# Tine Distribution

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## What is the Tine Distribution?

The little known Tine distribution , sometimes called the symmetric triangular distribution, is a continuous probability distribution shaped like a triangle. It is also called Simpson’s distribution, after Thomas Simpson (1710-1761) who is thought to be the first to suggest the distribution [1]. The distribution was not mentioned in the literature again until R. Schmidt’s 1934 article in the Annals of Mathematical Statistics [2]. Schmidt was the first to call it the “tine distribution” (a tine is a slender projecting point).

The tine distribution made an entry in the Index to the 1958 Distributions of Mathematical Statistics [3] as:

Rinne [3] defines the Tine distribution as the distribution of two independent and identically distributed (i.i.d.) uniform variables (i.e., the convolution of two uniform distributions):

X1, X2 iid∼ UN(a, b) ⇒ X = X1 + X2TS(2 a + b, b).

A convolution is an operation on two functions (f and g) that produces a third function (), which expresses how the shape of one function is modified by the other.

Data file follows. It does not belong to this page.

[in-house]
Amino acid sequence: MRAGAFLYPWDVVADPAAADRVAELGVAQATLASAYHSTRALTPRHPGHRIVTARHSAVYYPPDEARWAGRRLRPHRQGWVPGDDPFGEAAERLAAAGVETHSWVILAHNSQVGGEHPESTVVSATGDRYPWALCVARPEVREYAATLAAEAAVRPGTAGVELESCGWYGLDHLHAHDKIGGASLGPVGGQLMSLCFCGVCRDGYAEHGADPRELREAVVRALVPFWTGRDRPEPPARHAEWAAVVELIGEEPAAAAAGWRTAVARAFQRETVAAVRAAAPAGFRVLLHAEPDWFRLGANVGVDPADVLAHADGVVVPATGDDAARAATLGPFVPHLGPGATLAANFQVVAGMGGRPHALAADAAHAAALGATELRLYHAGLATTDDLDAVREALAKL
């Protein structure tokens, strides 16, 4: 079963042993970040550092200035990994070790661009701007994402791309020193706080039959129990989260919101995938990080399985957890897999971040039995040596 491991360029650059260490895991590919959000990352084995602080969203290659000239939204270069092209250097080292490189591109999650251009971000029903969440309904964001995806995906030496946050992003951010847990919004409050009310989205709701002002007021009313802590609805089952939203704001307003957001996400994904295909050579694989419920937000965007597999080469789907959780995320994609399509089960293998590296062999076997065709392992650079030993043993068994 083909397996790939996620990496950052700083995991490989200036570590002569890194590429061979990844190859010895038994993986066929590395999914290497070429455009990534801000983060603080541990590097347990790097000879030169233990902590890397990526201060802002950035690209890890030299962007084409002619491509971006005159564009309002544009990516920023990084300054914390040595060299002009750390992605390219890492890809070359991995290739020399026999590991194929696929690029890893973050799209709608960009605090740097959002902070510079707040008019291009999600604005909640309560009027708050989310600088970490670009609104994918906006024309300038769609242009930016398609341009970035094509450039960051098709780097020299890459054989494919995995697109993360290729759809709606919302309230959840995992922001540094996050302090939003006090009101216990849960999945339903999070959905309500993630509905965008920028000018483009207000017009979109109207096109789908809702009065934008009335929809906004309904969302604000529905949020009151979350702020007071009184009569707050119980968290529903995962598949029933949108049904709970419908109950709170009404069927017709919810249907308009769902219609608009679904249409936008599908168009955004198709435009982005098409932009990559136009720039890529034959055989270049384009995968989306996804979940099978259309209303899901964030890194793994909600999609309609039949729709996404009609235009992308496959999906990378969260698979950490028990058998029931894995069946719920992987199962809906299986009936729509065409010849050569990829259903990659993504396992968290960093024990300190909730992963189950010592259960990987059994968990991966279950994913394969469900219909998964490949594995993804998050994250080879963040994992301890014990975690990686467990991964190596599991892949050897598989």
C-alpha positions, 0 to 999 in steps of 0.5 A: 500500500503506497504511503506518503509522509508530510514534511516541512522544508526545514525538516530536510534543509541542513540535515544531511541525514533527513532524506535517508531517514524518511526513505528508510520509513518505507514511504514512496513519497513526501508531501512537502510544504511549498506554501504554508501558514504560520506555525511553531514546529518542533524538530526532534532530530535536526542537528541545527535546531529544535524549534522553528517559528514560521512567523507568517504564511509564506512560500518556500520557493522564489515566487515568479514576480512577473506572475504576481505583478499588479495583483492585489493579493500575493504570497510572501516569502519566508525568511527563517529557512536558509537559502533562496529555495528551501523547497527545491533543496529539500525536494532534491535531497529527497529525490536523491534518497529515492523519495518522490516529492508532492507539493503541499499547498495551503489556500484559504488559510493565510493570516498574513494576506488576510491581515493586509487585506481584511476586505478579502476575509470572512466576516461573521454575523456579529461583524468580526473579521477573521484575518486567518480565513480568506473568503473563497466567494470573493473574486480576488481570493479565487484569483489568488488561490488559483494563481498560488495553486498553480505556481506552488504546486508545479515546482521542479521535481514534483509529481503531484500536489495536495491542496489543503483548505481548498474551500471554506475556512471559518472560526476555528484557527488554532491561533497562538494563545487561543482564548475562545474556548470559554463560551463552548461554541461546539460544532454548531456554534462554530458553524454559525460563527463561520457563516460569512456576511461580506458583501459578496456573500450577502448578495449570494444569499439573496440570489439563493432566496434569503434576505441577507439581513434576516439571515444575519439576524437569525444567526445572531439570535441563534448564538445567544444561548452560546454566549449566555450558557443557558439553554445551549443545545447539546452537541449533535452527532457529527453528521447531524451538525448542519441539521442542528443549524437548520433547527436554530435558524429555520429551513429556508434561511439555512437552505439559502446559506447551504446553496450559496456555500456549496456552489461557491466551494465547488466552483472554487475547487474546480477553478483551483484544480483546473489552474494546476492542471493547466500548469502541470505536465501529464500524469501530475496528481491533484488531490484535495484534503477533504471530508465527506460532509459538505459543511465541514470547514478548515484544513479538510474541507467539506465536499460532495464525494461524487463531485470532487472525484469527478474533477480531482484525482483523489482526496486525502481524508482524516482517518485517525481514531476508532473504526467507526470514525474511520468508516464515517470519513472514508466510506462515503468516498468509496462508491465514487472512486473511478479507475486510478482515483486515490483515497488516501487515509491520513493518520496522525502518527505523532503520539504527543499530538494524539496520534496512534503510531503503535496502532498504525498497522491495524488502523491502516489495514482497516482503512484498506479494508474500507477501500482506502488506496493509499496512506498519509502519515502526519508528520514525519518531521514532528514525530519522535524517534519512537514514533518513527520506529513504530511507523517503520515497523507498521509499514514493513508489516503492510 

The distribution isn’t widely known. In fact, if you try and Google “tine Distribution” you’ll be redirected (at the time of writing) to pages on “time distribution” instead. It’s also not often used (most likely because it isn’t well known!), but there are a few specific use cases. For example, this Google patent for an “Authentication device and authentication method” includes the tine distribution as a threshold measure.

The threshold value determination part 22 is Mahalanobis prescribed | regulated by the Mahalanobis distance prescribed | regulated by the mean value and the standard deviation of a person distribution, and the average value and standard deviation of a tine distribution. To match the distance, the threshold value Xth is determined.

Google patent for an authentication device

Note that the patent makes reference to a “person distribution” which is most likely the author’s name for the distribution of biometric authentication data.

References

[1] Rinne, H. Location–Scale Distributions Linear Estimation and Probability Plotting Using MATLAB. Online: http://geb.uni-giessen.de/geb/volltexte/2010/7607/pdf/RinneHorst_LocationScale_2010.pdf

[2] Haight, F. (1958). Index to the Distributions of Mathematical Statistics. National Bureau of Standards Report.

[3] Schmidt, R. Statistical Analysis of One-Dimensional Distributions. Annals of Mathematical Statistics. 5:33. 1934